Inscapeby Roger Young / 19.09.2011
Isochronous have an uncanny ability to write glorious, mdma-level singalong inducing pop prog songs that have incredible longevity. On their 3rd album however, the longevity of these songs may have finally been stretched to its limit. I don’t think I can fully explain to you how hard it was for me to type that previous sentence. While only three of the songs on the album have been recorded in other versions, I have heard the bulk of them in live sets for just on two years now. The songs are no less brilliant than when first heard and the production on the album is crisp and grand but there is lack of newness that lends itself to disappointment. To add to this disappointment, the new track “Destiny” feels like a dumbed down version of their heroic harmony infused maths rock.
To be fair to Isochronous they have, due to various setbacks, been struggling for a long time to get this album out and have had no choice but to tour the material. How else does a non-5FM playlisted band survive? To those who are only discovering Isochronous now (though, the aforementioned new track, “Destiny” which has recently play listed on 5FM) the quality of the other tracks on the album to be a pleasant surprise and, hopefully, an education. But to those who’ve been following Isochronous for a while, the it’s a mere stop gap while we wait for the new material.
“Tempest”, in this album version, is paced like they’re trying to get through it quickly. Flitting from hot plate jazz into a glorious plea and dotted with clever, skilled changes that make you feel like they’re just showing off. Still the song writing shines through, buoyed by the many memories of fields of festival voices all singing along. “White City.” Fuck. I love this track. And I love this version of it. From its power pop chords, heroic harmonies and its four to the floor beat and that earnest naiveté. They’ve added very few show-off flourishes onto the version they play live. This is the song they’ve yet to top. And must if they’re going to fulfill their destiny. “Oxygen” is their stadium show piece, epic builds to harmonies and air punch inducing rhythm. “Torpid” continues in a similar vein but with more chanting. “Secret Connection” cycles through lush instrumentation, lamenting lyrics and guitars that invoke visions wind machines and puffy shirts.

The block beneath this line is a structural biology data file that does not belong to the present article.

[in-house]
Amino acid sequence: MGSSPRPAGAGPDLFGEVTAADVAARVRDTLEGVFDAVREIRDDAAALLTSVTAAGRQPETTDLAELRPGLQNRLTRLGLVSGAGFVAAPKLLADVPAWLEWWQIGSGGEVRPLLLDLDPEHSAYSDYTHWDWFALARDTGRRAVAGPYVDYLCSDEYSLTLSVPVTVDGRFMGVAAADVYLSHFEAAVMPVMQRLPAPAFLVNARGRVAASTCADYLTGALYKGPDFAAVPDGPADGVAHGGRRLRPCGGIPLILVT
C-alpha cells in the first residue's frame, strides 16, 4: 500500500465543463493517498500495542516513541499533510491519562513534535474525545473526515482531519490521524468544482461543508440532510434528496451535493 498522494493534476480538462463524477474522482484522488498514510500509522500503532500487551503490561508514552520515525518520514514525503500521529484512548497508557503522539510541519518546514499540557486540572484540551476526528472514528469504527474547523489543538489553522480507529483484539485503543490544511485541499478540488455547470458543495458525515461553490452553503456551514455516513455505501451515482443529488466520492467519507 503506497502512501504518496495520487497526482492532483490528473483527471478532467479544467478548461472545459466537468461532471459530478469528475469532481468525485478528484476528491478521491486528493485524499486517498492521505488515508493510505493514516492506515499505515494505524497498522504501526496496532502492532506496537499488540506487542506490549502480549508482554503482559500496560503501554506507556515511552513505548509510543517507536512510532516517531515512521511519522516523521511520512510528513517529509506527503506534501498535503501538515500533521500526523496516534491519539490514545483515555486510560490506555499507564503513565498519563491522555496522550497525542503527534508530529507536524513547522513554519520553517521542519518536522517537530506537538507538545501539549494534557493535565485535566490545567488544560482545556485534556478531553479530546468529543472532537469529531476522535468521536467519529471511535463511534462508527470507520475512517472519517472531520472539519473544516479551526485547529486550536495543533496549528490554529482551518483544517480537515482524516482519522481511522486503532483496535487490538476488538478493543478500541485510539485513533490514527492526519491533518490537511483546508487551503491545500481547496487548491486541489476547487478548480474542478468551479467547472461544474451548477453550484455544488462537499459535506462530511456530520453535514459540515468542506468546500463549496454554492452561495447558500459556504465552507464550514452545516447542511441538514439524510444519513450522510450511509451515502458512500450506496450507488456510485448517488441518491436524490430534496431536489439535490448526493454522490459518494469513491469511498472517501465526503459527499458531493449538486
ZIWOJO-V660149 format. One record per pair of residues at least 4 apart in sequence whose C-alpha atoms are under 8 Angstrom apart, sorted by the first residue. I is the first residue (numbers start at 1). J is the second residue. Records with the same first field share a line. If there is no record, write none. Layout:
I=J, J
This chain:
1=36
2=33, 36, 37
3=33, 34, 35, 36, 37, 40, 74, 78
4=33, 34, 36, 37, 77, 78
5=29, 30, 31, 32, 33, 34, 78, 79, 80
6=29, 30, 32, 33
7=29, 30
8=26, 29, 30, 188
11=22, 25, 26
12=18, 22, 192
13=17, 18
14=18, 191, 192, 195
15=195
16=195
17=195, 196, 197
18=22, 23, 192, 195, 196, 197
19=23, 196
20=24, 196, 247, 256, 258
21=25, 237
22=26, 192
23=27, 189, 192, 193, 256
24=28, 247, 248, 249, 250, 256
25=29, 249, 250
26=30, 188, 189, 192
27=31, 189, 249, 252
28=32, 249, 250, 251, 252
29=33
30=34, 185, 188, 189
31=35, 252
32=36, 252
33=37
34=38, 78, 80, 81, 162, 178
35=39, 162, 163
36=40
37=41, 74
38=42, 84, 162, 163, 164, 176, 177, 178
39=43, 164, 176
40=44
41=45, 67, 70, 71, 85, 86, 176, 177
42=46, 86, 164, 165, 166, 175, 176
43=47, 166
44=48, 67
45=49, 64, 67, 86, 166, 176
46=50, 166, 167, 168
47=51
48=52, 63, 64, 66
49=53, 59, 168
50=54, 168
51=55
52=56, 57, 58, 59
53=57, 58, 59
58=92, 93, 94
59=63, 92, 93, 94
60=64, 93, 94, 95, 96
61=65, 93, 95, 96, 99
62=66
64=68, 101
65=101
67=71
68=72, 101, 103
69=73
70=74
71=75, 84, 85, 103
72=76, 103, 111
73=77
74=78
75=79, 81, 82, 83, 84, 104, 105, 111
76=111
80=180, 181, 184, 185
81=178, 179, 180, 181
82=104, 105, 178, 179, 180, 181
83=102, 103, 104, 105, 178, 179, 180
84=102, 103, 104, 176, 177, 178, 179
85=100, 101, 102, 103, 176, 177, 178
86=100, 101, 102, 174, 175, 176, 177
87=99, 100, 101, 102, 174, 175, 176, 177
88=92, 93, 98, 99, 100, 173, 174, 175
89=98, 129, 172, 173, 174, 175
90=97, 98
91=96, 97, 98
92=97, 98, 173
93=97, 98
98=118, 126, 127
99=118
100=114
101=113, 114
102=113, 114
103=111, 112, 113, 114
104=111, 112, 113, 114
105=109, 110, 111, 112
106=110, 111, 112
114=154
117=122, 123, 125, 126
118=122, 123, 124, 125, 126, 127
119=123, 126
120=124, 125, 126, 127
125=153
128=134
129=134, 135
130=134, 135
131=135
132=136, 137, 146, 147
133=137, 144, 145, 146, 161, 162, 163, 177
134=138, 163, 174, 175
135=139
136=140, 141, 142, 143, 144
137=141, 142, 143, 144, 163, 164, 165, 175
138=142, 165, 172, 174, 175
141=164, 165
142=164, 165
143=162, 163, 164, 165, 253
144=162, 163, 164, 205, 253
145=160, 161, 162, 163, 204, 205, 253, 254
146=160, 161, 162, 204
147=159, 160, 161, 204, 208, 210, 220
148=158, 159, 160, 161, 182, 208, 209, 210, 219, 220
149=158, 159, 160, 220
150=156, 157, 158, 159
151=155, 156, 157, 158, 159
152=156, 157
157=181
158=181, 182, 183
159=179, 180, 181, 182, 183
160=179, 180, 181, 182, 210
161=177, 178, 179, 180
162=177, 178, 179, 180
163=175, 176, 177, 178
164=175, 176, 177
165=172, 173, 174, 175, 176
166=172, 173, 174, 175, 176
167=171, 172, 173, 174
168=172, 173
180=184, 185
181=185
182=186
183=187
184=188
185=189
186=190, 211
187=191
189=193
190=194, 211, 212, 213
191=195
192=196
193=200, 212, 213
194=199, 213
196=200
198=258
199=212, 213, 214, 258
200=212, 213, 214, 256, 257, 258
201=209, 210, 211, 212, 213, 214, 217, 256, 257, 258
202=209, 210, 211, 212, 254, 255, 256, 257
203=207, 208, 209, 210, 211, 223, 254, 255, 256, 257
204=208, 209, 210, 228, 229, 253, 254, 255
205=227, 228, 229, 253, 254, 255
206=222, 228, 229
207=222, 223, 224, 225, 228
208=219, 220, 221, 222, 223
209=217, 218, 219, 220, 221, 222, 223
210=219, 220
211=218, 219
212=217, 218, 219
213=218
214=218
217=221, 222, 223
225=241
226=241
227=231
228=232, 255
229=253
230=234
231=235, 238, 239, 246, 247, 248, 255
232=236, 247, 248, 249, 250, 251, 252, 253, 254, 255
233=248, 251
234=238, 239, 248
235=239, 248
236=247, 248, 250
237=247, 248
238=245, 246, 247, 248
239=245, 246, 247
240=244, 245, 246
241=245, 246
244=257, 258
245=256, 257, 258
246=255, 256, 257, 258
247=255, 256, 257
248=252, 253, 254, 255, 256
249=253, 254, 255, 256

Richard Brokensha’s weird inflections are half of the charm of an Isochronous song, he has a way of following the music, often splitting words in half in some kind of odd man-child staccato, not so on “Destiny”, a good enough song but just not, well, Isochronous enough. The last great song on Inscape is “Asleep In Our Consciousness”, from the adorably innocent lyrics to the long slow build from sleepy time drums to Ride-Of-The-Valkyries-choral work and guitars that breaks into a frenetic jazz funk riff and finally a super chunky guitar grind out, it’s the model of what Isochronous is. The last three tracks on the album don’t quite reach the heights of the earlier half, both “From The Attic” and “Gravity” seem like afterthoughts, layered with seventies stadium guitar, marching rhythms and little else. “Into The Tide” while great live, just seems to just lack the anchor, some vital weighting.
Albums generally only have a few excellent tracks and Inscape has many. While the showcasing of incredible technical skills can sometimes be at the expense of immersion, obscuring the tension of their clean progressions, Isochronous’ excellent songwriting always shines though. For all its minor faults, and my own frustration, Inscape illustrates Isochronous’ perfect balance between pop and musicianship.